VIEWS FROM THE CAPITALS
ZAGREB - Croatia is on track for the EU but its economic and political road will be rocky
Croatia and the EU have at last reached the final phase of the accession negotiations, with formal discussions now taking place on competition policy, the judiciary and fundamental human rights, and also on foreign security and defence policies. The talks are expected to be tough, but Croatia’s Prime Minister Jadranka Kosor believes they will be wrapped-up by the end of this year, putting Croatia firmly on track to becoming the 28th member of the Union by 2012.
The country’s president Ivo Josipović has, meanwhile, launched a new foreign policy approach towards Croatia’s near-neighbours. By paying tribute to the victims of massacres belonging to all three major ethnic groups in the region, he sent the clearest possible message about reconciliation. Josipović has also visited several World War II sites of mass executions raising hopes that his presidency will see an end to long-standing ideological divisions within Croatia and turn it into a forward-looking nation that’s ready to play a full part in the EU.
But Croatia’s immediate economic outlook is far from rosy. Central Bank Governor Željko Rohatinski says that expectations about a recovery in the first half of 2010 were over-optimistic, and has warned that the economy could still shrink by another 1.5% this year following the sharp slowdown of 2009. Falling GDP and lower tax revenues are expected to see state revenues down by about 4%. The government raised around €1.8bn on the U.S. markets in July, a feat that was presented as an economic success by Finance Minister and Deputy Prime Minister Ivan Suker. But Rohatinski then told the government it should stop borrowing for the rest of the year, adding that Zagreb still needs to cut public spending and revise the annual budget. A weak but welcome light at the end of the economic tunnel has been an upturn in tourism. A slight increase in GDP is expected for the third quarter, but that is unlikely to compensate for declines in the first half of this year.
The continuing economic gloom is doing nothing to ease the government’s political difficulties, with measures to fight the crisis running into stiff opposition. The agricultural sector won its fight against planned subsidy cuts after protests in March, and a recent trade union-organised petition to force a referendum on draft amendments to labour legislation attracted 800,000 signatures, well above the required 450,000. It now remains to be seen whether a new voting system adopted by parliament in June will be used in this referendum. Under the new rules, a referendum will be decided by a majority of those voting on the issue, whereas previously it had to be a majority of all registered voters. These easier conditions may also facilitate EU accession, since recent polls have underlined public reservations about membership – with a meagre 50% in favour and almost a third against.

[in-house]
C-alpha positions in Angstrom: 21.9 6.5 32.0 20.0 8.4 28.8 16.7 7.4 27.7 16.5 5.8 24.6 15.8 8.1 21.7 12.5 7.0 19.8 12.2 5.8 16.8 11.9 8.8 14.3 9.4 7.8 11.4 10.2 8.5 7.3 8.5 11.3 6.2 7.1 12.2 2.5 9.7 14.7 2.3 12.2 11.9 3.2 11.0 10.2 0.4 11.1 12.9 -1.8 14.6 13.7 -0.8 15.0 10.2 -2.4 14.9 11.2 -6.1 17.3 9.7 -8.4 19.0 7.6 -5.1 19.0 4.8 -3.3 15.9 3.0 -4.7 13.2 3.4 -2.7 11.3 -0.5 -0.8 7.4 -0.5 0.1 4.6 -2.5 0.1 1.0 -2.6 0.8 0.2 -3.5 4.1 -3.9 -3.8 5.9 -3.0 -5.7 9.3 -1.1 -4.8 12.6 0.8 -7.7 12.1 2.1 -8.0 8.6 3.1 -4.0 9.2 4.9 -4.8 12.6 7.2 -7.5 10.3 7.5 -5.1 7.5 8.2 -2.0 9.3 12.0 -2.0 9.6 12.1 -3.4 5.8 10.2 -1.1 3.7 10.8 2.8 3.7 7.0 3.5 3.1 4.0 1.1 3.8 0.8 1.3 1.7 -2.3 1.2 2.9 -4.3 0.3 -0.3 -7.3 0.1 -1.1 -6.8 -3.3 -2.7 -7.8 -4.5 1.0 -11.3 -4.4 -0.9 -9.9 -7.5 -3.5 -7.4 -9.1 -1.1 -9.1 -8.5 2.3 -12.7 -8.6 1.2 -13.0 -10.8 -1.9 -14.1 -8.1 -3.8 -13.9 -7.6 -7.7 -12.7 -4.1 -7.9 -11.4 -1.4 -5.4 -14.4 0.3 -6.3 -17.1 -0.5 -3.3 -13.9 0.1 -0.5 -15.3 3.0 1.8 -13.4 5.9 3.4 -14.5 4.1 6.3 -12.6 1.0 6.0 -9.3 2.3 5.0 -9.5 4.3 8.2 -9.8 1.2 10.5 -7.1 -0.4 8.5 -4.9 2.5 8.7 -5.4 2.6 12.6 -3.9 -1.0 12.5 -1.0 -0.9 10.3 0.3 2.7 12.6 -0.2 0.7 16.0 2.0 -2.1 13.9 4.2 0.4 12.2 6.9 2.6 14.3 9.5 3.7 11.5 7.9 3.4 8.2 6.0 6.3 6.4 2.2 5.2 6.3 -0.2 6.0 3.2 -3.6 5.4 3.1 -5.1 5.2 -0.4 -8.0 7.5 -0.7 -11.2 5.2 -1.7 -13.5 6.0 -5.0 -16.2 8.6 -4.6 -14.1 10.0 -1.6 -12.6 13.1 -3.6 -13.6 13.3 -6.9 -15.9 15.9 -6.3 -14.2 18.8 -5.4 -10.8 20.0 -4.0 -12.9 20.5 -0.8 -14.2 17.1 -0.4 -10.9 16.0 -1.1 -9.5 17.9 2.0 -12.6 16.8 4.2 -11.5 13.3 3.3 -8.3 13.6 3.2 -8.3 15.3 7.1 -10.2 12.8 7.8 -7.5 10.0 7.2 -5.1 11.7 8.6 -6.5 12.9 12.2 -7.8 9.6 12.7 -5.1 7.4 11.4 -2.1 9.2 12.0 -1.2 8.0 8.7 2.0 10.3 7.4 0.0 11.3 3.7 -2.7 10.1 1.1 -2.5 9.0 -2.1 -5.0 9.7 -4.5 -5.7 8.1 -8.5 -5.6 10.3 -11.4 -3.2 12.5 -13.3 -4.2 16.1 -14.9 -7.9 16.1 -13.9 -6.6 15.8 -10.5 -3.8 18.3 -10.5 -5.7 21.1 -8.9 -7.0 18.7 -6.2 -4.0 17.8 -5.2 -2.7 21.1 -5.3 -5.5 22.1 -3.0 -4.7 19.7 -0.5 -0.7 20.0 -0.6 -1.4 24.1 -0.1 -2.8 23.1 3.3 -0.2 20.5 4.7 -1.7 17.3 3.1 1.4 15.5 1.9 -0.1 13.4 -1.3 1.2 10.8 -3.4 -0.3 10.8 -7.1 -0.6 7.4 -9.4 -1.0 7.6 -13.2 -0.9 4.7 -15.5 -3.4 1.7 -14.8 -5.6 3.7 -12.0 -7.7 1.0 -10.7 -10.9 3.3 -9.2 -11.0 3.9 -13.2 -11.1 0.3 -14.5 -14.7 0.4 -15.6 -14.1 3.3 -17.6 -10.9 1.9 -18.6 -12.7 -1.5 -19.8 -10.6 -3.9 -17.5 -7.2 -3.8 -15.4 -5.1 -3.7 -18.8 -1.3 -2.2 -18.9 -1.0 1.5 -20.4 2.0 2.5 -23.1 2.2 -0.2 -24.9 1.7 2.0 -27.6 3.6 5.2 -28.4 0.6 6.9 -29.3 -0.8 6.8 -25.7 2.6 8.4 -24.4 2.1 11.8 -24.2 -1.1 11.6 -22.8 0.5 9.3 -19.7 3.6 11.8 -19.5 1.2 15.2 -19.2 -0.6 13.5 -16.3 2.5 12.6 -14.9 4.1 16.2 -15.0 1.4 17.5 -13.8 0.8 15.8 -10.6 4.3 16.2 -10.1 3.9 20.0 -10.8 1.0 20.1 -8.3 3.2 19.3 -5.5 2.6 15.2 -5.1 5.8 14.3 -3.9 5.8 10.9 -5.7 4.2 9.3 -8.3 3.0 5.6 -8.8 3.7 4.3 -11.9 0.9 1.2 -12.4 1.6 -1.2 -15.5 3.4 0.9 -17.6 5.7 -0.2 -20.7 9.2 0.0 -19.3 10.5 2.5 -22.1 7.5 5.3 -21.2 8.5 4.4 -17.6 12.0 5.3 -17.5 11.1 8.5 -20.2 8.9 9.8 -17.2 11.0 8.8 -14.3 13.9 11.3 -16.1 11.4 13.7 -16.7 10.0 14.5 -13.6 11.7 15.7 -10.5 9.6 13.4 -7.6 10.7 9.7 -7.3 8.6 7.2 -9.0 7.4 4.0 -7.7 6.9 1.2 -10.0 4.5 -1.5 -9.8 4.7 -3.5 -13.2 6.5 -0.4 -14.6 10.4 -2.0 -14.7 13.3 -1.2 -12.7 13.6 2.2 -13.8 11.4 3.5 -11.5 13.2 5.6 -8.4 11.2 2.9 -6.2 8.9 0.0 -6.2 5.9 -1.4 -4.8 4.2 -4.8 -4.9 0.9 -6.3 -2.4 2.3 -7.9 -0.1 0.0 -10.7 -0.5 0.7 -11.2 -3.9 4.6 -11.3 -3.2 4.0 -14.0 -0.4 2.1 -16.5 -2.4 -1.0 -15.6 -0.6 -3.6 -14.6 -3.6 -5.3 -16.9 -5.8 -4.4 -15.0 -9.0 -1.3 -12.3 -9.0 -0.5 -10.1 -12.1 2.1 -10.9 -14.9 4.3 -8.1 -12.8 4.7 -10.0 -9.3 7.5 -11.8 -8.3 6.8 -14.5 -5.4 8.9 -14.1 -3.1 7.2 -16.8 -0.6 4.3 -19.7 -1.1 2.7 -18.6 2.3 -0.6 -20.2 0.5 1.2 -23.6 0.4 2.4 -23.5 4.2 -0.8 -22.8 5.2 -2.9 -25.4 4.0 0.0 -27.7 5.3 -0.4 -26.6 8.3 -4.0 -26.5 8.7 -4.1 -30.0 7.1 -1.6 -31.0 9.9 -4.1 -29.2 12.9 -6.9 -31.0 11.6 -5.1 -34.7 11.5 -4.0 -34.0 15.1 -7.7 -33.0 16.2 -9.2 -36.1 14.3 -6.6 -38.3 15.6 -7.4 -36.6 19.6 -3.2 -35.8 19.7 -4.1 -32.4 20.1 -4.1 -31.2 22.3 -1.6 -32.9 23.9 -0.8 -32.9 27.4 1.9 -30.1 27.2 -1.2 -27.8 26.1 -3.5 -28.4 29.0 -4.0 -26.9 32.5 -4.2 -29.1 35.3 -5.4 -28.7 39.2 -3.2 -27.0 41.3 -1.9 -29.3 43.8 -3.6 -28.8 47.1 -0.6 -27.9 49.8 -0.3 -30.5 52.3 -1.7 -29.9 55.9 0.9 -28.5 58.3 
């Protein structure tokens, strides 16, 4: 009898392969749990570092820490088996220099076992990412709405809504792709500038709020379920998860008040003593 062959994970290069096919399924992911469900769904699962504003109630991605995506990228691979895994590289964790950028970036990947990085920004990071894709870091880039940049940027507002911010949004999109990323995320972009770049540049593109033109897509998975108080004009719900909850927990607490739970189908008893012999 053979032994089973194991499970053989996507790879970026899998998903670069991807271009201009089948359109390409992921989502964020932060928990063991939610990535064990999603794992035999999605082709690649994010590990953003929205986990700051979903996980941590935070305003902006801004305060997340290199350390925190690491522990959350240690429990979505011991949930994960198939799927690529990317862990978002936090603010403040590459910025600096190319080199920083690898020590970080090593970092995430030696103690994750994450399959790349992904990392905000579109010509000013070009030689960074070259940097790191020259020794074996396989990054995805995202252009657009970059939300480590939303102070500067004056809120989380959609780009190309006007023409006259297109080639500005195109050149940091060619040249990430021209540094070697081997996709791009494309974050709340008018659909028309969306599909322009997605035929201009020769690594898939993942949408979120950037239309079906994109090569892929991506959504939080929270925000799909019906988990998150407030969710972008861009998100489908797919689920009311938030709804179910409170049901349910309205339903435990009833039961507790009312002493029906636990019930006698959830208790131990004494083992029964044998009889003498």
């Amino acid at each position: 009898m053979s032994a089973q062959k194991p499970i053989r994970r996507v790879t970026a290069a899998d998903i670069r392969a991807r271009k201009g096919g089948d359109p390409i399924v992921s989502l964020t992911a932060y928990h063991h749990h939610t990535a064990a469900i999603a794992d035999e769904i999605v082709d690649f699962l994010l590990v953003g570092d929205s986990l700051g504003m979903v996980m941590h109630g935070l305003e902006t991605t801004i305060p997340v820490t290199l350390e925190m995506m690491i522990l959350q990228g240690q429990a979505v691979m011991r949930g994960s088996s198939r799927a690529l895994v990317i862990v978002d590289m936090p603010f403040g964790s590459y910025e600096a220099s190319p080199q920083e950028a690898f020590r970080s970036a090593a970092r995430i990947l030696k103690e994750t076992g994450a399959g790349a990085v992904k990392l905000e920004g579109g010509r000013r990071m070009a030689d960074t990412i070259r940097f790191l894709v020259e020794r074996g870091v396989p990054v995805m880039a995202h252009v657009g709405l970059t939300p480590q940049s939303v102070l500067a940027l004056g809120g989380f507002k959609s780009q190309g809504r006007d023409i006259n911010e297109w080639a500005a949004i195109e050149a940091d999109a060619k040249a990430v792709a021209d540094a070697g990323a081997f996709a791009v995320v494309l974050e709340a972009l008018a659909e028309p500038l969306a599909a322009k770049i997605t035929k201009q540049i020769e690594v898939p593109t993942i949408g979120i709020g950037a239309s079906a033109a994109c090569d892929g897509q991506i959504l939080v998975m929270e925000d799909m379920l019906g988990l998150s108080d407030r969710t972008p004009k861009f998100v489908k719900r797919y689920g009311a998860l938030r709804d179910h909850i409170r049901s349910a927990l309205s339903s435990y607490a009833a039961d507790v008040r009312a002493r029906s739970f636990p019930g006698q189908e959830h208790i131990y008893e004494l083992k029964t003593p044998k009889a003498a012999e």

Croatia’s Parliament, too, is presenting the government will problems, despite the two-thirds majority it secured for the constitutional reforms back in June. Disgruntled Social Liberals left the ruling coalition in July, upset over accusations of disloyalty and by the recent performance of the government.
The departure of Justice Minister Ivan Šimonović has also caused political ructions. His appointment as UN Assistant Secretary-General for Human Rights was a feather in the cap of national diplomacy since it is the highest-ranking international position held by a Croatian official. But his replacement, Dražen Bošnjaković, gained only partial support from the opposition, whose members feel increasingly that the present government won’t survive its full term, and have therefore begun to put together a new coalition.